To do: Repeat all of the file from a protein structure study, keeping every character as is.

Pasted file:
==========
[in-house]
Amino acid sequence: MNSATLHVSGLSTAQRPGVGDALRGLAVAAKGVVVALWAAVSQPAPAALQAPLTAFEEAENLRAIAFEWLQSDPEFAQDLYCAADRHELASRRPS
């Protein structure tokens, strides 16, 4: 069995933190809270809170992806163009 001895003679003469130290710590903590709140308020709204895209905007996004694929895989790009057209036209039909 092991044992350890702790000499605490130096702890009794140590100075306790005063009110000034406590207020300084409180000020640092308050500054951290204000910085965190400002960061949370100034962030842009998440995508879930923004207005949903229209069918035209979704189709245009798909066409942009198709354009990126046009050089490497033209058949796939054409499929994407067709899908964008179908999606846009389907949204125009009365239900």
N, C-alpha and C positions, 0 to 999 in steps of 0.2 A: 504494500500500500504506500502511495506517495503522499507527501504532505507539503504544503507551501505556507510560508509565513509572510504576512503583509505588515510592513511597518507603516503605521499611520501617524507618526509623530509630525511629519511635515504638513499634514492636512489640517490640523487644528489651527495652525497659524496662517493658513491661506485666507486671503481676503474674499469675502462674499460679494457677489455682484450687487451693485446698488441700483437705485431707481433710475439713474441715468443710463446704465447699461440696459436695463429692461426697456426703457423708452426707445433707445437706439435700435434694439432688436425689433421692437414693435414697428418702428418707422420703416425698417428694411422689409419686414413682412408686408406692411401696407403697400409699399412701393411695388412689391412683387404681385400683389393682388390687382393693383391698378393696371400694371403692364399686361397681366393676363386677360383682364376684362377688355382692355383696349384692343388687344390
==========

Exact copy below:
[in-house]
Amino acid sequence: MNSATLHVSGLSTAQRPGVGDALRGLAVAAKGVVVALWAAVSQPAPAALQAPLTAFEEAENLRAIAFEWLQSDPEFAQDLYCAADRHELASRRPS
């Protein structure tokens, strides 16, 4: 069995933190809270809170992806163009 001895003679003469130290710590903590709140308020709204895209905007996004694929895989790009057209036209039909 092991044992350890702790000499605490130096702890009794140590100075306790005063009110000034406590207020300084409180000020640092308050500054951290204000910085965190400002960061949370100034962030842009998440995508879930923004207005949903229209069918035209979704189709245009798909066409942009198709354009990126046009050089490497033209058949796939054409499929994407067709899908964008179908999606846009389907949204125009009365239900």
N, C-alpha and C positions, 0 to 999 in steps of 0.2 A: 504494500500500500504506500502511495506517495503522499507527501504532505507539503504544503507551501505556507510560508509565513509572510504576512503583509505588515510592513511597518507603516503605521499611520501617524507618526509623530509630525511629519511635515504638513499634514492636512489640517490640523487644528489651527495652525497659524496662517493658513491661506485666507486671503481676503474674499469675502462674499460679494457677489455682484450687487451693485446698488441700483437705485431707481433710475439713474441715468443710463446704465447699461440696459436695463429692461426697456426703457423708452426707445433707445437706439435700435434694439432688436425689433421692437414693435414697428418702428418707422420703416425698417428694411422689409419686414413682412408686408406692411401696407403697400409699399412701393411695388412689391412683387404681385400683389393682388390687382393693383391698378393696371400694371403692364399686361397681366393676363386677360383682364376684362377688355382692355383696349384692343388687344390